Energy policy should aim to provide a reliable mix of energy generation to support economic growth, with the least possible dependence on imported fuels. We must recognize the wisdom of James Lovelock’s brave declaration that, for the mid-term, there is no alternative to nuclear power. As the Royal Society concludes, “in the short to medium term, it is difficult to see how we can reduce our dependence on fossil fuels without the help of nuclear power.” Nuclear power (17% of the world’s electricity supply) has the safest record of any major form of energy production. The radiation from a nuclear power station is less than that from a large hospital (and there are fewer superbugs too). China, Finland, France, India, Japan, Russia, South Korea, Taiwan and the US, among others, including smaller developing countries, acknowledge the value of nuclear power for their future. China is building 40 new nuclear power plants by 2020, while Sweden and France are designing politically-enlightened policies with regards to the disposal of nuclear waste. Moreover, as Sir David King, the Chief Scientific Adviser, has argued, we must encourage long-term (40-50-year) research into nuclear fusion.

In addition, while being honest about the peaking of fossil fuels, we have to continue to support their efficient use, including ‘Orimulsion’ tars, but especially coal, which is due for a resurgence. On conservative estimates, there are 350 – 500 years of coal reserves in the world, and, with modern technologies, from advanced fluidized beds to gasification, coal is on an exciting road to clean energy. Our ultimate energy policy must comprise some mix of clean coal, natural gas, and nuclear power. There is no practical alternative. However, because of the problems of ocean acidification, we should support research into the long-term geological storage of carbon dioxide.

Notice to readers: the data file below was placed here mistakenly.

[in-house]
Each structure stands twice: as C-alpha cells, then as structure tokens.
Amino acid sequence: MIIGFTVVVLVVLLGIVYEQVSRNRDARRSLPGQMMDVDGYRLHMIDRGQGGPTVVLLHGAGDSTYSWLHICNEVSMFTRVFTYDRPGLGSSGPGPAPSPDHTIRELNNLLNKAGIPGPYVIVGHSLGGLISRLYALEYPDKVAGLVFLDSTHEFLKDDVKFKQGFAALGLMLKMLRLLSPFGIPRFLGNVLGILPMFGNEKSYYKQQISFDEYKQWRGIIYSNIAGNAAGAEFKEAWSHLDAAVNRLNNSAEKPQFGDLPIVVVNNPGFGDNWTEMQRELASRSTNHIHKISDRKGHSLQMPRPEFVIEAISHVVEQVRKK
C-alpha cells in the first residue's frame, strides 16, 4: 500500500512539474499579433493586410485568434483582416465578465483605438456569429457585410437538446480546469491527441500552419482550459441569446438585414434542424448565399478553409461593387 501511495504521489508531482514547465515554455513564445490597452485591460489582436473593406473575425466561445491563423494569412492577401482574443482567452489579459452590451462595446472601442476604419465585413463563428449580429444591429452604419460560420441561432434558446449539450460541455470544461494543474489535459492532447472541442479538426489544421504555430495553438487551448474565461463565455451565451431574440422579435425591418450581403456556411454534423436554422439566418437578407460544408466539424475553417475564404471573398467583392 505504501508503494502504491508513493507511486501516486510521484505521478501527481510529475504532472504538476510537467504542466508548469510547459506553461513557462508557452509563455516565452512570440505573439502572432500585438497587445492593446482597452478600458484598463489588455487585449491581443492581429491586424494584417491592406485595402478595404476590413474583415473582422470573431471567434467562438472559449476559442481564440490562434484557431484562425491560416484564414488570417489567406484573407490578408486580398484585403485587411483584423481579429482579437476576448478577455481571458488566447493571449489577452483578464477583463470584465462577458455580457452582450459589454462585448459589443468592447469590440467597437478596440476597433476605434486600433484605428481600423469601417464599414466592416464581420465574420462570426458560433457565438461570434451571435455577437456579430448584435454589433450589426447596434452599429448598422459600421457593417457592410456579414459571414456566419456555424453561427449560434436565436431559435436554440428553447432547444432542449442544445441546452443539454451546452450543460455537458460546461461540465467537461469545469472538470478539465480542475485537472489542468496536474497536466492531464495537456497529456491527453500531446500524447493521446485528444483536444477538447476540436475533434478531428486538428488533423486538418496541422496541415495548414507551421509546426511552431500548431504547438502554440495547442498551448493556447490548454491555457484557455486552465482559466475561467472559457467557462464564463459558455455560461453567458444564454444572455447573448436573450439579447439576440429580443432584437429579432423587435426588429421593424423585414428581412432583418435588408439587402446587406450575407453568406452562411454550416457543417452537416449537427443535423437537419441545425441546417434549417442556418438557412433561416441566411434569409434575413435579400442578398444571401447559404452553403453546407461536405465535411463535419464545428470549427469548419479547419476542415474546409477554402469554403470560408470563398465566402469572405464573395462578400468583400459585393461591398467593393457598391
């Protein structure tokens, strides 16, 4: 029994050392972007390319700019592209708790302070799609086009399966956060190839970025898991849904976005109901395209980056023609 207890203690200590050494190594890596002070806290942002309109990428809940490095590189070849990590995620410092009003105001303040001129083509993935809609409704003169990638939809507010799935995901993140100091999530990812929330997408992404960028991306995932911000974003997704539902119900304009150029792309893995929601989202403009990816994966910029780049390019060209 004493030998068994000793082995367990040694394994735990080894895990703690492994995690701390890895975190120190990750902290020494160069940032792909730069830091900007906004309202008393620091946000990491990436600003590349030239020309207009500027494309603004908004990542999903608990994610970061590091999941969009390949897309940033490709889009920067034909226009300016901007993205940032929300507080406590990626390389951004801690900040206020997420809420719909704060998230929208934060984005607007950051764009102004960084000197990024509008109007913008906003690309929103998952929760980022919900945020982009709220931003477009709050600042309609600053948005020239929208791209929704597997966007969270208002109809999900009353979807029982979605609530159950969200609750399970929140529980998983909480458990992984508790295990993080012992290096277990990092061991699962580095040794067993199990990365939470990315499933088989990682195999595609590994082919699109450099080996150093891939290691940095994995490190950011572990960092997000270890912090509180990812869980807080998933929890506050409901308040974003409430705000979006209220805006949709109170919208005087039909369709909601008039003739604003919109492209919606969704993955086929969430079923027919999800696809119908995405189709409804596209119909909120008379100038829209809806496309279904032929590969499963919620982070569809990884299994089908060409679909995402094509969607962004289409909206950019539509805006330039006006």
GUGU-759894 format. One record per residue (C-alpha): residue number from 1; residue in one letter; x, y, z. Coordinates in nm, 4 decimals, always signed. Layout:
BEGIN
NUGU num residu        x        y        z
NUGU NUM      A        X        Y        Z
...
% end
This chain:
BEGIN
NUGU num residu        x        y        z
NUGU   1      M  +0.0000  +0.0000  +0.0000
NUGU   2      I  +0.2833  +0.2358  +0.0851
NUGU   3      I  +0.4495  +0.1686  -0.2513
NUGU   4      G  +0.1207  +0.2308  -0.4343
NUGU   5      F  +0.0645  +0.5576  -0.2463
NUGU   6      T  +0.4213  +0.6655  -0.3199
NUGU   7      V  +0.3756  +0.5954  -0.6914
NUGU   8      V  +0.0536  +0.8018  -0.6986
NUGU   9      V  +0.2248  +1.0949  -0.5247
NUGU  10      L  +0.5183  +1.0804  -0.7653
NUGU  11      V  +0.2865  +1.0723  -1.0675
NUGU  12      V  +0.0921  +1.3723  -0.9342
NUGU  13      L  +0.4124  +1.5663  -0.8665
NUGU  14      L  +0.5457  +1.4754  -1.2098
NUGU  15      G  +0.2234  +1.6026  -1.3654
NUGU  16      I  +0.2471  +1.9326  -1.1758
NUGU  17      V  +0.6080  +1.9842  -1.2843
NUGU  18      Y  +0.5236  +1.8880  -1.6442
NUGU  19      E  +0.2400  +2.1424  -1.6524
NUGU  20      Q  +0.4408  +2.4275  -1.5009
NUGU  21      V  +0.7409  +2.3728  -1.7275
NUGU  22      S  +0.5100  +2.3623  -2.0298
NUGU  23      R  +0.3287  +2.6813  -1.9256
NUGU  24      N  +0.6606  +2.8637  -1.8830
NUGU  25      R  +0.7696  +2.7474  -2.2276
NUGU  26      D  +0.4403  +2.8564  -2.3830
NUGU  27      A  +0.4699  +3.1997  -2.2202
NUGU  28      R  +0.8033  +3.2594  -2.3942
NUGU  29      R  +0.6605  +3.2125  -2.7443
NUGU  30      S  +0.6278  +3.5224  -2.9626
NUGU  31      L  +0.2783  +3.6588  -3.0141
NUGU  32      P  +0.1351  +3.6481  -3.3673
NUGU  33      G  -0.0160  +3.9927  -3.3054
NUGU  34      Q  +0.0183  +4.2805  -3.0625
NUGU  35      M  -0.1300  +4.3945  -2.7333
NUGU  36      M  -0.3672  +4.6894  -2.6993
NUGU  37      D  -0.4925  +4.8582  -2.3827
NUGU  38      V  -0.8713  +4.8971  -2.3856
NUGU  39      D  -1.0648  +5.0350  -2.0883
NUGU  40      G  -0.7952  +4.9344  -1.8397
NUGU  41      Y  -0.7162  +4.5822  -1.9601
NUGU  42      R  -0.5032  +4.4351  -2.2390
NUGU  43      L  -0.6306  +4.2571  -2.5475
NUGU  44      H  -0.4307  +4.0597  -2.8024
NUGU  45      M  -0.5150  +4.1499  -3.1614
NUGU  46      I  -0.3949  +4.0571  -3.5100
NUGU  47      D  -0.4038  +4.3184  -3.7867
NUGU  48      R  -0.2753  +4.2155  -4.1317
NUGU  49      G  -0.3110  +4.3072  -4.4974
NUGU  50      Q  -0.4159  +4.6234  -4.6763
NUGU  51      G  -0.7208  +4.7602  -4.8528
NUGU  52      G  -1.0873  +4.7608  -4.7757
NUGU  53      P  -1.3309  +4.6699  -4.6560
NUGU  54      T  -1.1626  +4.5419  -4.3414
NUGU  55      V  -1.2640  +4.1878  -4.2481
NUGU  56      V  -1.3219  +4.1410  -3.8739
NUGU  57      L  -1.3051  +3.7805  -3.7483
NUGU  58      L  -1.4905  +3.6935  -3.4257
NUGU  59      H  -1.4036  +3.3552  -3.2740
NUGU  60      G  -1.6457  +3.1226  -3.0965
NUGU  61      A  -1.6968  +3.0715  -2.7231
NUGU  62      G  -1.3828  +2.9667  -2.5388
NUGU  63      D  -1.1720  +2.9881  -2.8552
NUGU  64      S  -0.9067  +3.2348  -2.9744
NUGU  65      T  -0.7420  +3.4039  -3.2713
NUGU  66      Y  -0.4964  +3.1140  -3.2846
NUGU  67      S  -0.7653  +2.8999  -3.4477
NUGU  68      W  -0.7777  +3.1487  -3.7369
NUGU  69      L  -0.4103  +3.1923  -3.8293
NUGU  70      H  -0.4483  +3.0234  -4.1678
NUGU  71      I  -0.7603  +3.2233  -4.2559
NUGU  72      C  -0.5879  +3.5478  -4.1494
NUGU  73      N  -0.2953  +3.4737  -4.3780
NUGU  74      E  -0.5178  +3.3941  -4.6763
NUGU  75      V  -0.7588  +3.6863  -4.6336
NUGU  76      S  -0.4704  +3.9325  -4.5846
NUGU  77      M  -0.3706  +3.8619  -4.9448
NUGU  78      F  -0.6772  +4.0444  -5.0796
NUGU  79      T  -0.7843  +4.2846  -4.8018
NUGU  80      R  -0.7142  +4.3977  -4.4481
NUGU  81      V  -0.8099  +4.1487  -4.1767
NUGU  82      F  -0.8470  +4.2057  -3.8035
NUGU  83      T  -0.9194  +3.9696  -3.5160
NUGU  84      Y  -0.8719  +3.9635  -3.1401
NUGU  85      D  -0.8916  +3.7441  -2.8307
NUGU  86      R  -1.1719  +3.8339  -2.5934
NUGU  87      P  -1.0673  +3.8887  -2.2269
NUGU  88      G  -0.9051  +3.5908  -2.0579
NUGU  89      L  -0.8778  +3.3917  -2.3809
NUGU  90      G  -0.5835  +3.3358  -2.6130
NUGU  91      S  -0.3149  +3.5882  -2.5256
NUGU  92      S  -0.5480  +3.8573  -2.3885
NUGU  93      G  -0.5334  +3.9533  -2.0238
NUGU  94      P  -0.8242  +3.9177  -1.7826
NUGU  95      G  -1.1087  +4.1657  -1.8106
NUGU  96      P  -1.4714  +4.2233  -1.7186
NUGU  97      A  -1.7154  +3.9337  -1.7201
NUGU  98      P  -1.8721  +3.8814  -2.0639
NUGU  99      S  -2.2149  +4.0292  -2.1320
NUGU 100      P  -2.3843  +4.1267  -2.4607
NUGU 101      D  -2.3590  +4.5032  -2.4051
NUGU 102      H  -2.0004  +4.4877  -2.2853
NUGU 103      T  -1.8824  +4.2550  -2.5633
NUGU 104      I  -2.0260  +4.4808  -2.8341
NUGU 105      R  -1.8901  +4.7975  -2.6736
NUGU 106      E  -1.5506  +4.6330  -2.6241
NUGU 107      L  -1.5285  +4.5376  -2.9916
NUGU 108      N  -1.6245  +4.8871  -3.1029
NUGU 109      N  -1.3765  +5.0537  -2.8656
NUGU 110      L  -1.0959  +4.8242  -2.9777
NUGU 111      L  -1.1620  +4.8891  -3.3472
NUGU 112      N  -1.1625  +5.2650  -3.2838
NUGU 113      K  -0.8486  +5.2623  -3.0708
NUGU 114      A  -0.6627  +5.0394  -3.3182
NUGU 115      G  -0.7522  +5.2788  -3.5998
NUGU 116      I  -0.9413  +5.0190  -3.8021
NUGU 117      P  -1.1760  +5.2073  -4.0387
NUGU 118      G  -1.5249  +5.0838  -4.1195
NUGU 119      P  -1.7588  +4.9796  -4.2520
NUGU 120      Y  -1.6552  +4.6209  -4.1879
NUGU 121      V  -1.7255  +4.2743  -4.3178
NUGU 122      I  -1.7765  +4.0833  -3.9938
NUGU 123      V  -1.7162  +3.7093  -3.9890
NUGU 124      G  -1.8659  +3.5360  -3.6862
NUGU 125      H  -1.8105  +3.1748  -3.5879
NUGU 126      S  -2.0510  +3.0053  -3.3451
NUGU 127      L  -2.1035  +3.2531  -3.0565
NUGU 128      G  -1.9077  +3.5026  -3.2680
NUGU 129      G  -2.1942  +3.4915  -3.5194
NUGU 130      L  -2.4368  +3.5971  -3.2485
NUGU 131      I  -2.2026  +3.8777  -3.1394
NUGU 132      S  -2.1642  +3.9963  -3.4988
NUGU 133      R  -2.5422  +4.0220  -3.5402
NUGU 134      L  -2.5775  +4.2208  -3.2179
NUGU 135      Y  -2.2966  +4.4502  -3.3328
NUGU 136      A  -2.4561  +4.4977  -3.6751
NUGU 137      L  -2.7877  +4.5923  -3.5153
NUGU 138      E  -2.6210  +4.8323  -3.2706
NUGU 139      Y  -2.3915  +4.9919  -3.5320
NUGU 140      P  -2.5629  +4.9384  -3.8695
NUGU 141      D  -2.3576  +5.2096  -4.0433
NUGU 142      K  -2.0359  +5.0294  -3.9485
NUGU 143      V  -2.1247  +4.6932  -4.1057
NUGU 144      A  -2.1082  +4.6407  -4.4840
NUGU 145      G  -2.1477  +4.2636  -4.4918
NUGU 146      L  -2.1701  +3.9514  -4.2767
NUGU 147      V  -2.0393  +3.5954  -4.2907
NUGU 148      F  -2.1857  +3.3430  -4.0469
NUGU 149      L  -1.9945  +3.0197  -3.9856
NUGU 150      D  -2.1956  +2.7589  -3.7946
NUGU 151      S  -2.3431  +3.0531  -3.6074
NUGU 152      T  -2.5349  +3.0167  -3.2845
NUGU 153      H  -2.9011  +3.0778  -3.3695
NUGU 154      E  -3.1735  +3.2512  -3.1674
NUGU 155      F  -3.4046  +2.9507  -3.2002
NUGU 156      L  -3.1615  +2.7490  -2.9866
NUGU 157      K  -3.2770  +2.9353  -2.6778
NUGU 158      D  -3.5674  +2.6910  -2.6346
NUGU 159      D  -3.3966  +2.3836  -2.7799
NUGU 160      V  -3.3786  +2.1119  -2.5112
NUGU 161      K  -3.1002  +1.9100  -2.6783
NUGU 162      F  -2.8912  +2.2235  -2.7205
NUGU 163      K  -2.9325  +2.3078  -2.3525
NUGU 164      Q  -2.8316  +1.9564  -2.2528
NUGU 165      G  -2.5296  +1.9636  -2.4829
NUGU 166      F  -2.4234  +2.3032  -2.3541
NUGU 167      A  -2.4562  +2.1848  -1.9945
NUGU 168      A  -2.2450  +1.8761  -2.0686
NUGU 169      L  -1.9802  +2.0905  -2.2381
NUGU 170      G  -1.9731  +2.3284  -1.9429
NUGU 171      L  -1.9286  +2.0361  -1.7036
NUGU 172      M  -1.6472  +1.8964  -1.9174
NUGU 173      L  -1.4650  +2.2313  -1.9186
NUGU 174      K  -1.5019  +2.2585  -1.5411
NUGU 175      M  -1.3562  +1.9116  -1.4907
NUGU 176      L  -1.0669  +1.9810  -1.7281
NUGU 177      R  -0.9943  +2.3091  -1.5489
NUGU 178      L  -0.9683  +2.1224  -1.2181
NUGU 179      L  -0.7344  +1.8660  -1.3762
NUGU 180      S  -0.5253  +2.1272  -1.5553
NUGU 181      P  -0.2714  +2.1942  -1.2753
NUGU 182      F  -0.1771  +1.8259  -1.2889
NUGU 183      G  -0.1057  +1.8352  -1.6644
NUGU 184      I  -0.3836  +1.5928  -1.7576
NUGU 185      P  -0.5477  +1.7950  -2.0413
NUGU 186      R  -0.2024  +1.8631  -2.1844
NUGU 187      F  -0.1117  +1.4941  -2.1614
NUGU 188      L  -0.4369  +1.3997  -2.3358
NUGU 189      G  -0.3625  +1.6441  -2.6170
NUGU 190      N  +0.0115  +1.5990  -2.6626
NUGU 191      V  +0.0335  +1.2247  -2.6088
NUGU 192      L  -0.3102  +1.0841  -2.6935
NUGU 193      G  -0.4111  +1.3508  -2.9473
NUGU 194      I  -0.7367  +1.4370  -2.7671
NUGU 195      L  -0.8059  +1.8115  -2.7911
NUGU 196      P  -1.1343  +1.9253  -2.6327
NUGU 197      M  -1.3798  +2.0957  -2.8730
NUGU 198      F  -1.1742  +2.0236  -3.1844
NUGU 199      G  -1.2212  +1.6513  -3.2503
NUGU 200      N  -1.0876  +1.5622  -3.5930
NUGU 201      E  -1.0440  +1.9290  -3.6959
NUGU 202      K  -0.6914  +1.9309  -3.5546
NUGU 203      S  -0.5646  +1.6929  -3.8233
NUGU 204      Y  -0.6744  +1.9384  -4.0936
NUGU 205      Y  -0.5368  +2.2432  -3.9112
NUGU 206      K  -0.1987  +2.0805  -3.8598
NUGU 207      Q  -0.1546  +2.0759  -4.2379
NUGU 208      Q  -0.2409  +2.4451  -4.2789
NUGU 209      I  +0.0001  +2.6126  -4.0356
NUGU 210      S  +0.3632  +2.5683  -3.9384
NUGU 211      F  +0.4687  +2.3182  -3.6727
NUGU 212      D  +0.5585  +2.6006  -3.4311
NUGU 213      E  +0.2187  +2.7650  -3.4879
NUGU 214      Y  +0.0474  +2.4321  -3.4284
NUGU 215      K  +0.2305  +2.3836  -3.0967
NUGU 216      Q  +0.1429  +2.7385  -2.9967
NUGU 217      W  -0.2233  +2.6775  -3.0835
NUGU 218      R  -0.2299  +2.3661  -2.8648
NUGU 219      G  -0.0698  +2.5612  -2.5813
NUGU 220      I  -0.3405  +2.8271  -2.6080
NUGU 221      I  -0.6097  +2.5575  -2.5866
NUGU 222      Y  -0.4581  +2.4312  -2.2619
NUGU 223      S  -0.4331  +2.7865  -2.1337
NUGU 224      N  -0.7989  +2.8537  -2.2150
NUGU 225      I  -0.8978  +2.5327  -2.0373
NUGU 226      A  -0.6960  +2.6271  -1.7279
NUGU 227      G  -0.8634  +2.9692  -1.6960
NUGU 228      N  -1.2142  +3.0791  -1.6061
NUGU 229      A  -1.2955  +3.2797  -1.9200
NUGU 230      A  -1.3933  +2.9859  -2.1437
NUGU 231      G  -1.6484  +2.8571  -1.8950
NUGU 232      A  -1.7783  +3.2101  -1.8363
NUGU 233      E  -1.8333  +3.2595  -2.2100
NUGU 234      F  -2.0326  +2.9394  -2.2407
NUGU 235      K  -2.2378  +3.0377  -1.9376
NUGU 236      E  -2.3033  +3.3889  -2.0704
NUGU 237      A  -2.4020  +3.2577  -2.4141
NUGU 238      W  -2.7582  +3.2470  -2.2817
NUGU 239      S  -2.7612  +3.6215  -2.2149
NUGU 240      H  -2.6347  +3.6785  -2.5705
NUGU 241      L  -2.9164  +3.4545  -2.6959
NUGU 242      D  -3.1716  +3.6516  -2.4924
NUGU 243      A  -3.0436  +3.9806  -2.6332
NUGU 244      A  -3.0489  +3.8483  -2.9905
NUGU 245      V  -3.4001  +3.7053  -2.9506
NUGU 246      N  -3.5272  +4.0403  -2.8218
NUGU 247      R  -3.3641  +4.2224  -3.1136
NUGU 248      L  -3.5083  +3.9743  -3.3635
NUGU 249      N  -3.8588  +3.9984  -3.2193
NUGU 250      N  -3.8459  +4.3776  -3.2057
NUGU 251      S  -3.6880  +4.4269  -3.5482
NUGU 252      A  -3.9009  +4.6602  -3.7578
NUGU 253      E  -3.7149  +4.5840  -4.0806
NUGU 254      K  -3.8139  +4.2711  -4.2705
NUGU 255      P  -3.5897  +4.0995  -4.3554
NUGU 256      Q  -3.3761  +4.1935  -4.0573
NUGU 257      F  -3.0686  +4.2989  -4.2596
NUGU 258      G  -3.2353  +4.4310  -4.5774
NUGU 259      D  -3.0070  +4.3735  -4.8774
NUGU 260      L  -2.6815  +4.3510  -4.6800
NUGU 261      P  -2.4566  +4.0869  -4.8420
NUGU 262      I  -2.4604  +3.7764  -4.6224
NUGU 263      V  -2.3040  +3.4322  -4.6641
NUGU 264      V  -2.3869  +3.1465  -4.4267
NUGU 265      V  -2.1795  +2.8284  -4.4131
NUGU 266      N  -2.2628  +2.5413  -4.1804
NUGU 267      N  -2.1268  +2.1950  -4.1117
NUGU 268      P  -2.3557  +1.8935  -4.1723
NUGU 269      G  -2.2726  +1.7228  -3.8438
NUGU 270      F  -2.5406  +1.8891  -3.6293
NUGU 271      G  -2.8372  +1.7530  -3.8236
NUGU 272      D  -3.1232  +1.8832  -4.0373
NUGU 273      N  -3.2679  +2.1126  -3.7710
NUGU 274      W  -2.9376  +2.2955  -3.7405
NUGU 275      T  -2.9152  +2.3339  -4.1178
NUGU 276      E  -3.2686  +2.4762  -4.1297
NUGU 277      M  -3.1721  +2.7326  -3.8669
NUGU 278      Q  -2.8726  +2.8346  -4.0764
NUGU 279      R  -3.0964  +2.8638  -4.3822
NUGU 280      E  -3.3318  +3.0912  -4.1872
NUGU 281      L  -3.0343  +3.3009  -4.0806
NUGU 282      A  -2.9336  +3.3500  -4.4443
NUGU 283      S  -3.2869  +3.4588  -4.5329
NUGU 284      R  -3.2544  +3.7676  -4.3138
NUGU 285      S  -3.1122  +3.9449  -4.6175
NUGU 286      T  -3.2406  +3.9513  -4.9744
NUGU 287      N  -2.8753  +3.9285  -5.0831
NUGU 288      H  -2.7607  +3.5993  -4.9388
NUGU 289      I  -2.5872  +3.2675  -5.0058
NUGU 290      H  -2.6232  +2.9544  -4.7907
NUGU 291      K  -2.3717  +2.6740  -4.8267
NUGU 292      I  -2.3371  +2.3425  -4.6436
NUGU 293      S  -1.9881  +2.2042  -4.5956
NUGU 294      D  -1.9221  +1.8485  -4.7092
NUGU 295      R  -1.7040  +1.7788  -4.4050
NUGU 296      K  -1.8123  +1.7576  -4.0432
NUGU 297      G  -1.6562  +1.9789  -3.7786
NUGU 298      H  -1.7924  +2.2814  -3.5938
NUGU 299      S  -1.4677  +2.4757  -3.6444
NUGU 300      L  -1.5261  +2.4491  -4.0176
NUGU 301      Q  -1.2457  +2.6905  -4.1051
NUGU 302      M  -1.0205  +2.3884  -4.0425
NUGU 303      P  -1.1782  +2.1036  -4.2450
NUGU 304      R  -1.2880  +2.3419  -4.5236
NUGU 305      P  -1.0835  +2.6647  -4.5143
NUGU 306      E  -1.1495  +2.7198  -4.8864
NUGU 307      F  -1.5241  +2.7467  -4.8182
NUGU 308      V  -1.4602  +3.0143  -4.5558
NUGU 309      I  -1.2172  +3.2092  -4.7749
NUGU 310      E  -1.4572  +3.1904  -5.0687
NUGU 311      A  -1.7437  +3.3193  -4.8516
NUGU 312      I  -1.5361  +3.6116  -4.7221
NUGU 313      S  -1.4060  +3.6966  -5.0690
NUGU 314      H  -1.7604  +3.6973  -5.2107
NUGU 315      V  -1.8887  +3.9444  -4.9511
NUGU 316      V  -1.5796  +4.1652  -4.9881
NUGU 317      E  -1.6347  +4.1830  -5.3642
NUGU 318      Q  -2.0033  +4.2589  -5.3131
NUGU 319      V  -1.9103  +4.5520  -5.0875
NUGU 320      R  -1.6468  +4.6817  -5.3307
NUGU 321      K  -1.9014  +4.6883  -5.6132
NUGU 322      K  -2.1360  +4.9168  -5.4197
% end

We must also be open about the limitations of ‘renewables’, including both intermittency of supply and their environmental downsides. Large-scale hydroelectric power necessitates the re-settlement of people, interrupts fish migration, and causes loss of habitat. Micro- and pico-scale hydroelectric systems become blocked and are able to make only a marginal contribution. Tidal barrages disrupt complex ecosystems. Geothermal projects mar sensitive habitats. Wind farms kill birds and bats and despoil rare wilderness.

We need further to be aware of the architectural damage to historic buildings caused by over-enthusiastic schemes for energy efficiency and solar panels, and to carry out more studies into the health problems of heavily-insulated houses and offices, from sick building syndrome to fleas and radon. Finally, we need to support realistic work on alterative energy sources and fuels, including compressed air, hydrogen fuel cells, sodium borohydride, and biofuels.

Can we please shed the political paranoia about ‘Saving the World’, and focus on practical energy? The failure of our political parties to be realistic about future energy demand could be catastrophic. I do not want to see the economic success of the UK falter because of ‘Green’ whimsy. Drop the cant and energize Britain.